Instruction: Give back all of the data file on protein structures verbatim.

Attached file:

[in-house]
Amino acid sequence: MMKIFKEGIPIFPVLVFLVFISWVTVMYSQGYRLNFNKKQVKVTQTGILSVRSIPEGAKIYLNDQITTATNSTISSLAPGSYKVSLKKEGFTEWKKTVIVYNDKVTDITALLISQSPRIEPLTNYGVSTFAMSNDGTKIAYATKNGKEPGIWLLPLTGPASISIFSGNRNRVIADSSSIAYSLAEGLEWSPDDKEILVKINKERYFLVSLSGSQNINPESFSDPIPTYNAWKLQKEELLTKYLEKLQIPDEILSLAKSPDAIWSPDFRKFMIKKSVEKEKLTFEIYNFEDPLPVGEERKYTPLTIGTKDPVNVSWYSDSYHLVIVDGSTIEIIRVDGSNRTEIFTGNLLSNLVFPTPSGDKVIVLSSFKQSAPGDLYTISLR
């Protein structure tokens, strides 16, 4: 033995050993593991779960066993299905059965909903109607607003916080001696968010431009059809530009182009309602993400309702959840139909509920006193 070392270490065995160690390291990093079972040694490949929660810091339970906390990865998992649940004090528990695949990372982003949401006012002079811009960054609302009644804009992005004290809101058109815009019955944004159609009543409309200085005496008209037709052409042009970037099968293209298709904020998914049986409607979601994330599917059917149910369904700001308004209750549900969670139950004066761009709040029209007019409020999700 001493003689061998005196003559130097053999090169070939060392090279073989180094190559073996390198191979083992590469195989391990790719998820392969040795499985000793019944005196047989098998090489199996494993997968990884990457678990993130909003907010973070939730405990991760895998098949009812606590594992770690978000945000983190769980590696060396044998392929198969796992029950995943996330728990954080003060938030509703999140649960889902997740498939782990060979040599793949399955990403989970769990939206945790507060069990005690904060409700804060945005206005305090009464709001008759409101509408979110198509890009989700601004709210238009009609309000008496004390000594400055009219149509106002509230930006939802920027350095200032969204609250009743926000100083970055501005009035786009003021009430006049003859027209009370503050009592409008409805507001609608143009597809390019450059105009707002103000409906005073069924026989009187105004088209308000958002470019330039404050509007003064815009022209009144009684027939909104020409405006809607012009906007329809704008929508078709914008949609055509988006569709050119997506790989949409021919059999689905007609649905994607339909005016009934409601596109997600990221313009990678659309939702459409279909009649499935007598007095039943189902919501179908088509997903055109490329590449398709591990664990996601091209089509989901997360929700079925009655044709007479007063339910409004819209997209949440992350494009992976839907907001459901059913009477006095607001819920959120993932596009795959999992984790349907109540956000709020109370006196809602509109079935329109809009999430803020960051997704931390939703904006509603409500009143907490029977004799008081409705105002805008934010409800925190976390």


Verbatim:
[in-house]
Amino acid sequence: MMKIFKEGIPIFPVLVFLVFISWVTVMYSQGYRLNFNKKQVKVTQTGILSVRSIPEGAKIYLNDQITTATNSTISSLAPGSYKVSLKKEGFTEWKKTVIVYNDKVTDITALLISQSPRIEPLTNYGVSTFAMSNDGTKIAYATKNGKEPGIWLLPLTGPASISIFSGNRNRVIADSSSIAYSLAEGLEWSPDDKEILVKINKERYFLVSLSGSQNINPESFSDPIPTYNAWKLQKEELLTKYLEKLQIPDEILSLAKSPDAIWSPDFRKFMIKKSVEKEKLTFEIYNFEDPLPVGEERKYTPLTIGTKDPVNVSWYSDSYHLVIVDGSTIEIIRVDGSNRTEIFTGNLLSNLVFPTPSGDKVIVLSSFKQSAPGDLYTISLR
């Protein structure tokens, strides 16, 4: 033995050993593991779960066993299905059965909903109607607003916080001696968010431009059809530009182009309602993400309702959840139909509920006193 070392270490065995160690390291990093079972040694490949929660810091339970906390990865998992649940004090528990695949990372982003949401006012002079811009960054609302009644804009992005004290809101058109815009019955944004159609009543409309200085005496008209037709052409042009970037099968293209298709904020998914049986409607979601994330599917059917149910369904700001308004209750549900969670139950004066761009709040029209007019409020999700 001493003689061998005196003559130097053999090169070939060392090279073989180094190559073996390198191979083992590469195989391990790719998820392969040795499985000793019944005196047989098998090489199996494993997968990884990457678990993130909003907010973070939730405990991760895998098949009812606590594992770690978000945000983190769980590696060396044998392929198969796992029950995943996330728990954080003060938030509703999140649960889902997740498939782990060979040599793949399955990403989970769990939206945790507060069990005690904060409700804060945005206005305090009464709001008759409101509408979110198509890009989700601004709210238009009609309000008496004390000594400055009219149509106002509230930006939802920027350095200032969204609250009743926000100083970055501005009035786009003021009430006049003859027209009370503050009592409008409805507001609608143009597809390019450059105009707002103000409906005073069924026989009187105004088209308000958002470019330039404050509007003064815009022209009144009684027939909104020409405006809607012009906007329809704008929508078709914008949609055509988006569709050119997506790989949409021919059999689905007609649905994607339909005016009934409601596109997600990221313009990678659309939702459409279909009649499935007598007095039943189902919501179908088509997903055109490329590449398709591990664990996601091209089509989901997360929700079925009655044709007479007063339910409004819209997209949440992350494009992976839907907001459901059913009477006095607001819920959120993932596009795959999992984790349907109540956000709020109370006196809602509109079935329109809009999430803020960051997704931390939703904006509603409500009143907490029977004799008081409705105002805008934010409800925190976390």